Leaves are falling outside my kitchen window, and the wind is blowing them across the lawn these last warm days. Last week, I talked about plants that inspire passion in my garden. The post was too long–even for me–so I broke it into two parts.
We’re supposed to have a cold front come through tomorrow. In autumn and later winter, cold fronts push out of Canada or across the Pacific and eventually confront the plains. Some of the Canadian Express types are very strong. Because of Hurricane Sandy stirring up the jet stream on the eastern side of the U.S., Oklahoma has had wonderful weather, and every blue sky reminds me of the devastation. As someone who has watched her state deal with the aftermath of wildfire and tornadoes, my heart is heavy.
If you want to help, consult your favorite charity like the American Red Cross or Catholic Charities USA. Both will take donations with the click of a mouse. This storm was so huge it will take the whole country to help people get back on their feet. The government can’t do it all, and as taxpayers, we’re the government anyway.
It’s nearly time to plant tulips, narcissus and crocus. I already planted my true lilies–not daylilies–where I can keep a close eye on them. I’ve been adding lilies here and there for the July garden when nothing much is blooming. The bed next to the garage isn’t on our watering system. I use my old method of soaker hoses, so I can baby the plants that need it. The soil is basically amended red sand. When we built the garage, sand was brought in for the concrete foundation, and the remainder is what I amend with composted leaves and Back to Nature.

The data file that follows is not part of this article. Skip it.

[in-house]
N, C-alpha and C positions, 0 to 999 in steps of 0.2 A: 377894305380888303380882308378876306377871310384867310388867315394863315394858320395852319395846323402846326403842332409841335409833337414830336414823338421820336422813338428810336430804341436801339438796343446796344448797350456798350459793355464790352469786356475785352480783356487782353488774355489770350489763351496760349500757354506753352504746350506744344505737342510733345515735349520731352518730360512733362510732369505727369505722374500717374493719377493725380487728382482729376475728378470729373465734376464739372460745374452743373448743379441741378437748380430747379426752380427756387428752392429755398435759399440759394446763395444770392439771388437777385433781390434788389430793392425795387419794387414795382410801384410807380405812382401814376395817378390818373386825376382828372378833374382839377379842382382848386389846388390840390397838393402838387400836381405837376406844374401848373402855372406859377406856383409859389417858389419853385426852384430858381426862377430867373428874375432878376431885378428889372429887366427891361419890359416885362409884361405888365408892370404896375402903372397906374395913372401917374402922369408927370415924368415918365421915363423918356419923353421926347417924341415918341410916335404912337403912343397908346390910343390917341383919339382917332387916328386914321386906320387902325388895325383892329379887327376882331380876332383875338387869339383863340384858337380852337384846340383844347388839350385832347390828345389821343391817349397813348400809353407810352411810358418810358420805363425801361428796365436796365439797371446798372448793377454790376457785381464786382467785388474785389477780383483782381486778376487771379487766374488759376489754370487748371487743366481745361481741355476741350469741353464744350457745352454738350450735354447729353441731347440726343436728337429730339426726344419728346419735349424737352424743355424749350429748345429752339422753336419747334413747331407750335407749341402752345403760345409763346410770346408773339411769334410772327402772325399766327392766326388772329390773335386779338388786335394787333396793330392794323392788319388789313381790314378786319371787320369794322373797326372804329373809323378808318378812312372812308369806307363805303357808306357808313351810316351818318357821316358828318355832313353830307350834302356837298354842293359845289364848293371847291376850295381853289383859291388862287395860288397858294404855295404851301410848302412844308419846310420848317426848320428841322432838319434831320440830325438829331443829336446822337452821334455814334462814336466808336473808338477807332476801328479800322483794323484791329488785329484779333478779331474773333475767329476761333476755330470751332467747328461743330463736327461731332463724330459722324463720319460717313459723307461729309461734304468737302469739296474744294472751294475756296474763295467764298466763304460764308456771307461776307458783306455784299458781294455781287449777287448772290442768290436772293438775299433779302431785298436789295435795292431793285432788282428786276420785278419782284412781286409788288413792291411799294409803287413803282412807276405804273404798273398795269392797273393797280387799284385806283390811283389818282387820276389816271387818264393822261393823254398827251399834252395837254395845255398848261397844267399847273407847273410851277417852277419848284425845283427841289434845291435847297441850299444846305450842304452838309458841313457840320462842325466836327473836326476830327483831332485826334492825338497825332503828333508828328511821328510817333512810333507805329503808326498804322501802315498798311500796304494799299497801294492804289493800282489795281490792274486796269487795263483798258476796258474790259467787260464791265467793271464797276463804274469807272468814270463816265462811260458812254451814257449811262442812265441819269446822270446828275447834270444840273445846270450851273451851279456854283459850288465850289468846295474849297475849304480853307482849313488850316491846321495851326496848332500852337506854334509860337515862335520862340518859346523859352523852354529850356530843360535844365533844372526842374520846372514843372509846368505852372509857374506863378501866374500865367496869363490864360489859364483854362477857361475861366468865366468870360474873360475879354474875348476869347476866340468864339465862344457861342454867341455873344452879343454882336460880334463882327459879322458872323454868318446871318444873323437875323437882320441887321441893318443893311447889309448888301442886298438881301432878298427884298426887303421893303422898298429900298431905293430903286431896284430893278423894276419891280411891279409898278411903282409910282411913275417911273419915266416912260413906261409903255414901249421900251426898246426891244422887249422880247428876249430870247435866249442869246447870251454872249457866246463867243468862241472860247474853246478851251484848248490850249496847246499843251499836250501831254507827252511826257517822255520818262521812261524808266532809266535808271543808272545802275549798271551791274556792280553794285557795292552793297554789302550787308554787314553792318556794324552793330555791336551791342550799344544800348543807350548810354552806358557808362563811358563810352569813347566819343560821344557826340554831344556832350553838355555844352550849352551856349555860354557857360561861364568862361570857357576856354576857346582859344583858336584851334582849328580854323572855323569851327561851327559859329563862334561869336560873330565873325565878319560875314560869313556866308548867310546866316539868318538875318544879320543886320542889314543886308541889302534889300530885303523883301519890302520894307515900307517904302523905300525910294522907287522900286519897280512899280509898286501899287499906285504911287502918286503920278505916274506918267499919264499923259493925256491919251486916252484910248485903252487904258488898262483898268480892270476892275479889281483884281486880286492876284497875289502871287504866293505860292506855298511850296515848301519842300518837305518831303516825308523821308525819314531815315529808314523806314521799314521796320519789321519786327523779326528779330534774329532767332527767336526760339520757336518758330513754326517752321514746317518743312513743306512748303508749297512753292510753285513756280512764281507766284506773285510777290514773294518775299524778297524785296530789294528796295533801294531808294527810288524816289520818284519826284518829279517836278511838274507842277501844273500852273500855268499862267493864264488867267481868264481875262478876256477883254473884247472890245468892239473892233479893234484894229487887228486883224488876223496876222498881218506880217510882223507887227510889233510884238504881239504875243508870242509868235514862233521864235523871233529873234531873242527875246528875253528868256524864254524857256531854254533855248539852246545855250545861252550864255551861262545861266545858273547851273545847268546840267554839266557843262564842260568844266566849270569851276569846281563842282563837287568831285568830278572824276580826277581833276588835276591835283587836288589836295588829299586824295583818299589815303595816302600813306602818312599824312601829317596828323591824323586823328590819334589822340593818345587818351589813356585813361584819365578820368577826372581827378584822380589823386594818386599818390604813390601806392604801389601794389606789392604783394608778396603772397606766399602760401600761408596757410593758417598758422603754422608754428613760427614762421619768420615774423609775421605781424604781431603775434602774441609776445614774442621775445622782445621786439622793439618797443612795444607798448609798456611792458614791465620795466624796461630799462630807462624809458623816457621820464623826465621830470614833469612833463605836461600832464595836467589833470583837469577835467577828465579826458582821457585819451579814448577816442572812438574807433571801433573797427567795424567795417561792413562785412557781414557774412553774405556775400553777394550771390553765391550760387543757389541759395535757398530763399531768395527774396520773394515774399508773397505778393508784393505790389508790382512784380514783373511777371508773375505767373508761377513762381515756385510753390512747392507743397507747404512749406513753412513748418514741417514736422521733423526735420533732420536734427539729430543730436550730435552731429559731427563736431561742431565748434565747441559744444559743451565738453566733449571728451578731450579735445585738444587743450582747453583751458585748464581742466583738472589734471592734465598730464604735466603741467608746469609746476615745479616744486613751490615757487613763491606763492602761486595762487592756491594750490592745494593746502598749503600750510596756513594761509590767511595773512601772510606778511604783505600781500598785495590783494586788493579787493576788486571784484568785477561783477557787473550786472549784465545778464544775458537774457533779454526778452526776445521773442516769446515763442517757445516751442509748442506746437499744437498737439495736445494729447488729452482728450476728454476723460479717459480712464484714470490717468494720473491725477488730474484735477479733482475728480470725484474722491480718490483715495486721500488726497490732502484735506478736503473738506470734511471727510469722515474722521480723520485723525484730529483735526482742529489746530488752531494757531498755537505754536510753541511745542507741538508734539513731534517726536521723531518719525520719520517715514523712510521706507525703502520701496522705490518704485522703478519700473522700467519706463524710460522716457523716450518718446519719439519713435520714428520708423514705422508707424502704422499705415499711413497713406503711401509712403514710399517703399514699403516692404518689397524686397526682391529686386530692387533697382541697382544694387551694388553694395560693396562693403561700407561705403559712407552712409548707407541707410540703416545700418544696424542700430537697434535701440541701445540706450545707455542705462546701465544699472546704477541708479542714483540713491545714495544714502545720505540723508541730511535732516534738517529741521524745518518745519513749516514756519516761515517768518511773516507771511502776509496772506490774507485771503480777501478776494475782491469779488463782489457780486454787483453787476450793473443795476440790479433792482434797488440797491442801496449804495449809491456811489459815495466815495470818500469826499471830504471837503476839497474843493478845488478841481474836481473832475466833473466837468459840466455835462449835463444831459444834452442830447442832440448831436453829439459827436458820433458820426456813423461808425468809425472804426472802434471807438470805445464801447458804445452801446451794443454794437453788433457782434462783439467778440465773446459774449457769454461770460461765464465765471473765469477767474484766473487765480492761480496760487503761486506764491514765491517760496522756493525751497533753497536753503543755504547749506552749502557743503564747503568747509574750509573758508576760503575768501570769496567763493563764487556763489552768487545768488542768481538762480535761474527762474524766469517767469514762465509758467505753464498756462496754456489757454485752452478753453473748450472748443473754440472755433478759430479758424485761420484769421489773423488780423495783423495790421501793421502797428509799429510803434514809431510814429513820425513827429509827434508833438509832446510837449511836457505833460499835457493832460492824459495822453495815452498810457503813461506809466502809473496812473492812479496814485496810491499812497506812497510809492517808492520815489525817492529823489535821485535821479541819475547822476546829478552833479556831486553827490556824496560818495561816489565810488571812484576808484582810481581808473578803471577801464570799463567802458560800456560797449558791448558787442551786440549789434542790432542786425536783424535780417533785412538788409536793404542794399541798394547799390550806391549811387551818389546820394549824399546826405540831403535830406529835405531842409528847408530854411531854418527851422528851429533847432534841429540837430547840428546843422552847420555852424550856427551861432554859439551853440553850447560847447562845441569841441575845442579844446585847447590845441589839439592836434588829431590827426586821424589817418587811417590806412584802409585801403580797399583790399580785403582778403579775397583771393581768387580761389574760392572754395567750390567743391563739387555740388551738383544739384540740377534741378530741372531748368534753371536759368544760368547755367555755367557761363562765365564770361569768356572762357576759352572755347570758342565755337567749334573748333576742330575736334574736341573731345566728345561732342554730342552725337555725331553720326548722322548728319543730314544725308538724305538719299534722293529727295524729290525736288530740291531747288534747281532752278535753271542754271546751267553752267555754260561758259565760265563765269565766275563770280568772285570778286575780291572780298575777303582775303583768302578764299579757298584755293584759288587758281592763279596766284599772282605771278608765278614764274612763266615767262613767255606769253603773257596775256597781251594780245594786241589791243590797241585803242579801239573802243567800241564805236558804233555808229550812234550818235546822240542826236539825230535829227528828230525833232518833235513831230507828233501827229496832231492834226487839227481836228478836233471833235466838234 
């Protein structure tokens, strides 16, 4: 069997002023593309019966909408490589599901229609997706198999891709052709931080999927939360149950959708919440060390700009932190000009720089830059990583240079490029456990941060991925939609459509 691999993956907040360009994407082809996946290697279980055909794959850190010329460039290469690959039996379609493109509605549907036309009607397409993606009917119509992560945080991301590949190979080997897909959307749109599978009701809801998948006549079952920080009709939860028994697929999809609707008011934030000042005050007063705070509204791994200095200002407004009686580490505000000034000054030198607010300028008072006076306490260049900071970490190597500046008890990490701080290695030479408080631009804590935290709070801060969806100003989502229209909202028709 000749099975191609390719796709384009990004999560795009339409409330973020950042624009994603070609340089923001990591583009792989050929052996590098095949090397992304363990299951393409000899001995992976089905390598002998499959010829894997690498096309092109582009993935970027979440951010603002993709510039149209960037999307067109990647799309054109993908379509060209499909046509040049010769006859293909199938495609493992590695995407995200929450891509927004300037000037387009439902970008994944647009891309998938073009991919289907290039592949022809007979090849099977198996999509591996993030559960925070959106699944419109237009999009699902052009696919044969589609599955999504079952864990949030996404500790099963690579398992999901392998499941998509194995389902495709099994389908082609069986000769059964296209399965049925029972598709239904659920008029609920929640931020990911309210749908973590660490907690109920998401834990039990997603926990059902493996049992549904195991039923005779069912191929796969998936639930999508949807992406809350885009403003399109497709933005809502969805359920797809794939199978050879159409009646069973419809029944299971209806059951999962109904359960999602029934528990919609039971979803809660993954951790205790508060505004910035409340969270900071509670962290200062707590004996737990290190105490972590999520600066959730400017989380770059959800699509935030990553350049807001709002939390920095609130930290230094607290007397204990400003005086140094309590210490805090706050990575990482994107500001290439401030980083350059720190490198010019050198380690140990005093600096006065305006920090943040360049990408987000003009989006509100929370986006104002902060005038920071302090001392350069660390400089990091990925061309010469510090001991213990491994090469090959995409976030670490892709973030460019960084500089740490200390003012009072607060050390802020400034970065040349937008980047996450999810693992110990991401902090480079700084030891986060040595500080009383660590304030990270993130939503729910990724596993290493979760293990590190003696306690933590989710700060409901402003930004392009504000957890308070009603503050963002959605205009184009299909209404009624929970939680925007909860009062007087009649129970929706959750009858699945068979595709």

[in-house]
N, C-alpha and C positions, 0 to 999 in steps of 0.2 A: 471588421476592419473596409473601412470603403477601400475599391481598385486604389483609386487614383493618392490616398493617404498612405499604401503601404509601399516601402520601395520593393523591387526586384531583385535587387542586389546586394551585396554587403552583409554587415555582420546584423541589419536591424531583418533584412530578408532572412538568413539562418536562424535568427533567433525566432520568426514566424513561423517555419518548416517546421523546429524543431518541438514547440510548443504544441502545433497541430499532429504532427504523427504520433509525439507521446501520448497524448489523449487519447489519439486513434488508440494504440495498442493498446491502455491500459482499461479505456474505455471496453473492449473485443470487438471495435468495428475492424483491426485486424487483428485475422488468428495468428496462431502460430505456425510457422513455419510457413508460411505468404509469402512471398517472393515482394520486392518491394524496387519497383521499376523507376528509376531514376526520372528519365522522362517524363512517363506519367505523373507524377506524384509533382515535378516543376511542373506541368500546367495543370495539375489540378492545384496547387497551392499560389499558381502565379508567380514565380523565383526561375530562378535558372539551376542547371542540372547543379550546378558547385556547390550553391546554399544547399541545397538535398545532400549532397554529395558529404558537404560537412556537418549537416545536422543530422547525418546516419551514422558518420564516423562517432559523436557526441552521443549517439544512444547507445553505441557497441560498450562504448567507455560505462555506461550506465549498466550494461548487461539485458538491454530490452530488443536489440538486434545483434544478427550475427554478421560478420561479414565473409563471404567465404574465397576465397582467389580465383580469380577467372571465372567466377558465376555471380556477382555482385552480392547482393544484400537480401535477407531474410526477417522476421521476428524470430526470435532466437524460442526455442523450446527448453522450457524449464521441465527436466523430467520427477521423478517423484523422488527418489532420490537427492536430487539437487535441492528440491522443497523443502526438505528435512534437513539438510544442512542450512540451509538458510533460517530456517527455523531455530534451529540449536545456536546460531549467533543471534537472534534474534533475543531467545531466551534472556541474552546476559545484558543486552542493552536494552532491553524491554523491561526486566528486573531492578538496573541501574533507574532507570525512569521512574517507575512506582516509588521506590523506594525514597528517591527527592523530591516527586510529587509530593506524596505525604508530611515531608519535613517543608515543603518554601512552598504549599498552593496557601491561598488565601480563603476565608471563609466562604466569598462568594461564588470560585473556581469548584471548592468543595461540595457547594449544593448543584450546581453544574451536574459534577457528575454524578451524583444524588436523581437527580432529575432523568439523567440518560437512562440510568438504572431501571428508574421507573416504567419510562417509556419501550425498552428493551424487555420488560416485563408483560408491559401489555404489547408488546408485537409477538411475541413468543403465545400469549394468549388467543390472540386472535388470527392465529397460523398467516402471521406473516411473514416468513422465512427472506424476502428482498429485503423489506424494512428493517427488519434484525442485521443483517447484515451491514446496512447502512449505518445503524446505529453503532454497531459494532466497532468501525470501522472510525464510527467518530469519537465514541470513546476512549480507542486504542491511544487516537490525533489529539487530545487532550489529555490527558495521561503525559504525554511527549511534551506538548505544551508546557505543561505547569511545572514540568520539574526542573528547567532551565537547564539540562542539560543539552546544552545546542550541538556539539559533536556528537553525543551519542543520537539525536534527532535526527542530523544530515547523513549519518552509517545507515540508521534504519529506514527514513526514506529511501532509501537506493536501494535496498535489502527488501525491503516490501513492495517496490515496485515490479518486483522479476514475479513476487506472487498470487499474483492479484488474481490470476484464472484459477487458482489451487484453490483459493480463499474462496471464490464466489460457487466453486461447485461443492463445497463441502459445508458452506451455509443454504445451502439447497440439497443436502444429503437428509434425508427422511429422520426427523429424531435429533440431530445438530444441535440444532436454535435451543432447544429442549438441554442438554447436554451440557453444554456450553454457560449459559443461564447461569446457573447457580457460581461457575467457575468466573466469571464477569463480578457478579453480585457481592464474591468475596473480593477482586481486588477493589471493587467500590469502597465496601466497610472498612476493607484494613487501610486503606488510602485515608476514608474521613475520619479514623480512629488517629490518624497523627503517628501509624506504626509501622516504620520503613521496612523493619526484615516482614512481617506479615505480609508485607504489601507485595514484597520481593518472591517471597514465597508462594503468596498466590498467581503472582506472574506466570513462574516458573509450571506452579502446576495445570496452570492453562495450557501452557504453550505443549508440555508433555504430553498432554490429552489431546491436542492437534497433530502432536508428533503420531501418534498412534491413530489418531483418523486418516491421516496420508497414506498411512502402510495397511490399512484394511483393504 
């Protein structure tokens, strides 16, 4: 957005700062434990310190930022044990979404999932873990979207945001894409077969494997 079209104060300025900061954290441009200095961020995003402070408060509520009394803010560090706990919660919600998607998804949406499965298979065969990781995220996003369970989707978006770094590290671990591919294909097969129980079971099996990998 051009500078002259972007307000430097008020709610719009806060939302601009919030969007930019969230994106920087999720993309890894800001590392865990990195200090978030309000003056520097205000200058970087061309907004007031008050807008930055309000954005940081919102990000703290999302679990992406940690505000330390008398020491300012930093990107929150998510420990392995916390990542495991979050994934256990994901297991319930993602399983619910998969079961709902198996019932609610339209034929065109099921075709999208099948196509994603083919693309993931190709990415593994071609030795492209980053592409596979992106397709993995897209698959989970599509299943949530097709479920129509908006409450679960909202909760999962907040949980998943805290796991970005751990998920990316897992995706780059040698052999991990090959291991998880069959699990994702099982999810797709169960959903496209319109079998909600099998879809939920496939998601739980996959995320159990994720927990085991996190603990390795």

I ordered the following lilies when I went mad one day at the height of summer, and the thermometer hit 104F:
‘Lionheart’ Asiatic hybrid;
‘Forever Susan’ Asiatic hybrid;
‘Conca d’ Or’ Orienpet hybrid;
‘Royal Sunset’ Asiatic hybrid; and
More great plants are mums and asters–now no longer truly designated as either mums or asters. Mums are now Dendranthema, and many asters are Symphyotrichum, which may be more factual at the cellular level, but also unpronounceable. They’ll always be mums and asters to me. ‘Will’s Wonderful’ has started blooming again, and he’s a honey. All of the former asters are pretty much finishing up. These plants are worthy additions to your fall garden, and you can keep them in check by chopping them back a time or two during the growing season. Stop after July 1st to give them time to form buds. I like them so much I added a few more to my garden this year. If you don’t want them to reseed, cut them off after blooming. I let mine reseed with abandon, but that’s just me.
Finally, I am passionate about natives. I really enjoy Oklahoma and Texas natives, and they seem to also love my garden. What would the summer and fall garden be without Salvia greggii? I have the best luck with the pink and red varieties and only limited success with the more purple ones. It’s okay. Every garden has its strong points.
I’m also not prejudiced against other southern natives, and I’m trying Coreopsis integrifolia, Chipola River daisy, this fall. It has bloomed like a champ, and in a protected area, I think it will be a wonderful addition to my native favorites.
So, on this day at November’s beginning in 2012, these are my personal favorites in the garden. They make me say, “Ah” when I go outside. What are yours? If you change your mind later, I won’t hold you to your choices. Please share.